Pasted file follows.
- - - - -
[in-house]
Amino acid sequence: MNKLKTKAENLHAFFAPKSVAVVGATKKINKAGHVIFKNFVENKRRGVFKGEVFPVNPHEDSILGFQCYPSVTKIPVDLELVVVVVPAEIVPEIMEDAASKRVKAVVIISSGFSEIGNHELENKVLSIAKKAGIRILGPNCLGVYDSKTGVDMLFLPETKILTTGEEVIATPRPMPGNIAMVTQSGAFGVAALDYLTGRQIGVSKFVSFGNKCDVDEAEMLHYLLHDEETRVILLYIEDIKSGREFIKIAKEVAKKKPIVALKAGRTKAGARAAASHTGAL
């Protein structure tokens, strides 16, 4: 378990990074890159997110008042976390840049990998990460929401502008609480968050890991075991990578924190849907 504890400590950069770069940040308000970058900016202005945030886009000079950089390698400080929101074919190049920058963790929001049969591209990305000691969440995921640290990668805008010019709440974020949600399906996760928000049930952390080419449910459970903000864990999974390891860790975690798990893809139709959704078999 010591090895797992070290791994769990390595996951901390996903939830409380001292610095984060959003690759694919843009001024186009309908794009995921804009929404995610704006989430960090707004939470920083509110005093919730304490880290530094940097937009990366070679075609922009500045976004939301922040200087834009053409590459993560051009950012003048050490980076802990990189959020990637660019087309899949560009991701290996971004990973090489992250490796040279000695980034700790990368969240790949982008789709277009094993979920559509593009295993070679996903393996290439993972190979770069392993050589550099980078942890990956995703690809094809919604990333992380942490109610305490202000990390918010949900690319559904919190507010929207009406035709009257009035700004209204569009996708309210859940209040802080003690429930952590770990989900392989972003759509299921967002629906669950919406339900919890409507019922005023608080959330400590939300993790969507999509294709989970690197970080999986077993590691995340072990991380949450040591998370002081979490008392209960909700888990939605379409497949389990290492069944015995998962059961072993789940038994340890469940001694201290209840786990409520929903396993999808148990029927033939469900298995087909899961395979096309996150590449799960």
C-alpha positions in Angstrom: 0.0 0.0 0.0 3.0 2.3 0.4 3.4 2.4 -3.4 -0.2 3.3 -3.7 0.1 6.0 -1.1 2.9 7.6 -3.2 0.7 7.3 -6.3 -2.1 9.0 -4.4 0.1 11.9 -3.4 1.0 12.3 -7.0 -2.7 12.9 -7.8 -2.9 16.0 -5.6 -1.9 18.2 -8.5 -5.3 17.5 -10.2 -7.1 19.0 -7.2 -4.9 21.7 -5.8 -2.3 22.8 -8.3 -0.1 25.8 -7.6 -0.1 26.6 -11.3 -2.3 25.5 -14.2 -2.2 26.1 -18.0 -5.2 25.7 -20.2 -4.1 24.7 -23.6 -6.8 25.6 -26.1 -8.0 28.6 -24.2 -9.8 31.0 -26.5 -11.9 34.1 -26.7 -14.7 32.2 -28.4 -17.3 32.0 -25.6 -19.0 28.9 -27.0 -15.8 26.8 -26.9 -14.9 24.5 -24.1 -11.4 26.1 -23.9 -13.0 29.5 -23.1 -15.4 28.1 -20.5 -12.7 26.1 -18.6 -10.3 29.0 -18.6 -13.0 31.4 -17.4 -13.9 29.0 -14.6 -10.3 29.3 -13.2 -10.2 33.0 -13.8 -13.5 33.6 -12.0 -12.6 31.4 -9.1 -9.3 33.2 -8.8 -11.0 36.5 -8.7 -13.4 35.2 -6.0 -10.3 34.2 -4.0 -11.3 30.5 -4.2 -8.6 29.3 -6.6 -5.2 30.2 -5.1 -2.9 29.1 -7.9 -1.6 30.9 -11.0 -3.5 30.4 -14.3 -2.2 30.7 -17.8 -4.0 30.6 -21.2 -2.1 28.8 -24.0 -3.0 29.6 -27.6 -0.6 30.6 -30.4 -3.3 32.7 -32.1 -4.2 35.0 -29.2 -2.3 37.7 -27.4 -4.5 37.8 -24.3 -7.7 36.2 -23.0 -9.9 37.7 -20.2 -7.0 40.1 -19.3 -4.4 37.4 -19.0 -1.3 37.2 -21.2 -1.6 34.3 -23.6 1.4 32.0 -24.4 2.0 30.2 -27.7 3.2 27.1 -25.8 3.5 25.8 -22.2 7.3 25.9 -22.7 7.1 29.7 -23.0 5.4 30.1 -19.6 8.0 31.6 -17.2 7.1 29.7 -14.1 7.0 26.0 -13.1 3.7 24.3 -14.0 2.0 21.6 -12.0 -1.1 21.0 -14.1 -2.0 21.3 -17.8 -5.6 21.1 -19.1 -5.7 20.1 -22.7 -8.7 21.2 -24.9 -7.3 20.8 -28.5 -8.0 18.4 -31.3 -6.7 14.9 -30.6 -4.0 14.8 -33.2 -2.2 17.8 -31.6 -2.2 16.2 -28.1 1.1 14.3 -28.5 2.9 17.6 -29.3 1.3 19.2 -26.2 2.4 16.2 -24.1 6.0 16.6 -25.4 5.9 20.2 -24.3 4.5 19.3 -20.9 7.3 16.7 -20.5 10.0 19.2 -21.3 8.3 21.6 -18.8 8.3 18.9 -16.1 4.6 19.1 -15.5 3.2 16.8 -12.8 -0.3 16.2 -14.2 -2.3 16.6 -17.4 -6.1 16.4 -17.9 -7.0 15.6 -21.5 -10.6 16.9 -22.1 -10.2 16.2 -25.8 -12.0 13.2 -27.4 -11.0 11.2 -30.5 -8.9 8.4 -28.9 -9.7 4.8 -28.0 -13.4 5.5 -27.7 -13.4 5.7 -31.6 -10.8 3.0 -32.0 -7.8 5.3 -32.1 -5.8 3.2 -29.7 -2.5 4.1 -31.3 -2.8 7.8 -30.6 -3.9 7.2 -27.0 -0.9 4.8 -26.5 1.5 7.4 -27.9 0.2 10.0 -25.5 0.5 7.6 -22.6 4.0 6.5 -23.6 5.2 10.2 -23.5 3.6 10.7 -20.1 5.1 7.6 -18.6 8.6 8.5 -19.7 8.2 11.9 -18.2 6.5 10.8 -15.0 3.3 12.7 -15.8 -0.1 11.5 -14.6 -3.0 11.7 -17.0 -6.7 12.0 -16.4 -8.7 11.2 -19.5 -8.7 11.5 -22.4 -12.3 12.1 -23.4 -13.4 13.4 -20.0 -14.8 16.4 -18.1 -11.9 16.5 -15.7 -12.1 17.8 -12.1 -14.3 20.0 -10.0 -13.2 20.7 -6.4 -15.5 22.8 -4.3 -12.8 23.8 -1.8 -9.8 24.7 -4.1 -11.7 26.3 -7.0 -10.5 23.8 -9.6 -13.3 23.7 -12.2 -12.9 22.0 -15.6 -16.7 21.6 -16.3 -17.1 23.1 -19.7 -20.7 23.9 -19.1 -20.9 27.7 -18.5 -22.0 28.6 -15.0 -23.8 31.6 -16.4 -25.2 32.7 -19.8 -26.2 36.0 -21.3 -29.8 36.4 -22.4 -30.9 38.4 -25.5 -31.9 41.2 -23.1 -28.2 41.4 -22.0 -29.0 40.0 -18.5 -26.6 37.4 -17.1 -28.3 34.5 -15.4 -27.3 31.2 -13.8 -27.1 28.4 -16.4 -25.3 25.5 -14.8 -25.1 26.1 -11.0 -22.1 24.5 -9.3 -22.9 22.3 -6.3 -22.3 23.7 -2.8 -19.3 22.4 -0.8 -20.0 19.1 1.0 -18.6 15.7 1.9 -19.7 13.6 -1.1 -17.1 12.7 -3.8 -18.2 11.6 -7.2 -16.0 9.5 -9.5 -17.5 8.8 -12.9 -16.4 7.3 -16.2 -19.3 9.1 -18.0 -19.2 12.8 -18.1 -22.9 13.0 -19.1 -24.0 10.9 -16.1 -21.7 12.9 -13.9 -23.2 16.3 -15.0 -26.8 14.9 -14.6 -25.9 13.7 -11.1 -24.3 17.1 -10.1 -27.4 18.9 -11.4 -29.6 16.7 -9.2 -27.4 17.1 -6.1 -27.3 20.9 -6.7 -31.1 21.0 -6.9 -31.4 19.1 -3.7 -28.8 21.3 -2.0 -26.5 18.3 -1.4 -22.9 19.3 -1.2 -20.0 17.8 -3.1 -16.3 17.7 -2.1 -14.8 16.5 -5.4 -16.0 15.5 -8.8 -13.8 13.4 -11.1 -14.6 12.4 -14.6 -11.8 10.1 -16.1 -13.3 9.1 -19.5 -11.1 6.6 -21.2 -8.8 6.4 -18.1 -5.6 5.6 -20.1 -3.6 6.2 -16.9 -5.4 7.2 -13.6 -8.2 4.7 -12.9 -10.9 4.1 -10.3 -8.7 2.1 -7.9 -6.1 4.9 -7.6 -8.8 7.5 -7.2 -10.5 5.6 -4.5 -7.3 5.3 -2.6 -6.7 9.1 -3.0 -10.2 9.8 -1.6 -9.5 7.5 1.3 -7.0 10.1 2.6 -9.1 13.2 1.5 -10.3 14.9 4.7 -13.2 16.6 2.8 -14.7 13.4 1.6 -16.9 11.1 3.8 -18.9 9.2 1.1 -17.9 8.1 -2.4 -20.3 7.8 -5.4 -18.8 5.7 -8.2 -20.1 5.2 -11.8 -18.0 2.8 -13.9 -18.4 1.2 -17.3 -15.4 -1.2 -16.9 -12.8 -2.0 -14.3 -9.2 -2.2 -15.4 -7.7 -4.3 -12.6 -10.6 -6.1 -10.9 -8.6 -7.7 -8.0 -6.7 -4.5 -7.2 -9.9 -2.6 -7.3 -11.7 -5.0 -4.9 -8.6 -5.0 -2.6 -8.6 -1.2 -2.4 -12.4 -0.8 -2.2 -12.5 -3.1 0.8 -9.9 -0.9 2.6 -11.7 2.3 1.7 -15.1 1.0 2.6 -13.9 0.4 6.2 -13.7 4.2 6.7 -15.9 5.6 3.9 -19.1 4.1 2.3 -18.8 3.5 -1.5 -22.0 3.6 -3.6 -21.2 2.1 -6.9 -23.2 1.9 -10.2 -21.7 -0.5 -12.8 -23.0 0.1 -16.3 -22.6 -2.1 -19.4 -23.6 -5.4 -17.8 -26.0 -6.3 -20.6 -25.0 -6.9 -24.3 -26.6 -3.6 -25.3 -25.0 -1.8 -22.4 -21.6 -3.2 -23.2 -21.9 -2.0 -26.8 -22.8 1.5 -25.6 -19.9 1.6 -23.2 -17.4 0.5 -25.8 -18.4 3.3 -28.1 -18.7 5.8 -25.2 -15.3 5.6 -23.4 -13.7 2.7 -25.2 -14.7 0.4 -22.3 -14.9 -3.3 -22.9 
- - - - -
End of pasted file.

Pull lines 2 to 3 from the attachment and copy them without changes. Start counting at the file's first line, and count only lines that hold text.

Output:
Amino acid sequence: MNKLKTKAENLHAFFAPKSVAVVGATKKINKAGHVIFKNFVENKRRGVFKGEVFPVNPHEDSILGFQCYPSVTKIPVDLELVVVVVPAEIVPEIMEDAASKRVKAVVIISSGFSEIGNHELENKVLSIAKKAGIRILGPNCLGVYDSKTGVDMLFLPETKILTTGEEVIATPRPMPGNIAMVTQSGAFGVAALDYLTGRQIGVSKFVSFGNKCDVDEAEMLHYLLHDEETRVILLYIEDIKSGREFIKIAKEVAKKKPIVALKAGRTKAGARAAASHTGAL
């Protein structure tokens, strides 16, 4: 378990990074890159997110008042976390840049990998990460929401502008609480968050890991075991990578924190849907 504890400590950069770069940040308000970058900016202005945030886009000079950089390698400080929101074919190049920058963790929001049969591209990305000691969440995921640290990668805008010019709440974020949600399906996760928000049930952390080419449910459970903000864990999974390891860790975690798990893809139709959704078999 010591090895797992070290791994769990390595996951901390996903939830409380001292610095984060959003690759694919843009001024186009309908794009995921804009929404995610704006989430960090707004939470920083509110005093919730304490880290530094940097937009990366070679075609922009500045976004939301922040200087834009053409590459993560051009950012003048050490980076802990990189959020990637660019087309899949560009991701290996971004990973090489992250490796040279000695980034700790990368969240790949982008789709277009094993979920559509593009295993070679996903393996290439993972190979770069392993050589550099980078942890990956995703690809094809919604990333992380942490109610305490202000990390918010949900690319559904919190507010929207009406035709009257009035700004209204569009996708309210859940209040802080003690429930952590770990989900392989972003759509299921967002629906669950919406339900919890409507019922005023608080959330400590939300993790969507999509294709989970690197970080999986077993590691995340072990991380949450040591998370002081979490008392209960909700888990939605379409497949389990290492069944015995998962059961072993789940038994340890469940001694201290209840786990409520929903396993999808148990029927033939469900298995087909899961395979096309996150590449799960």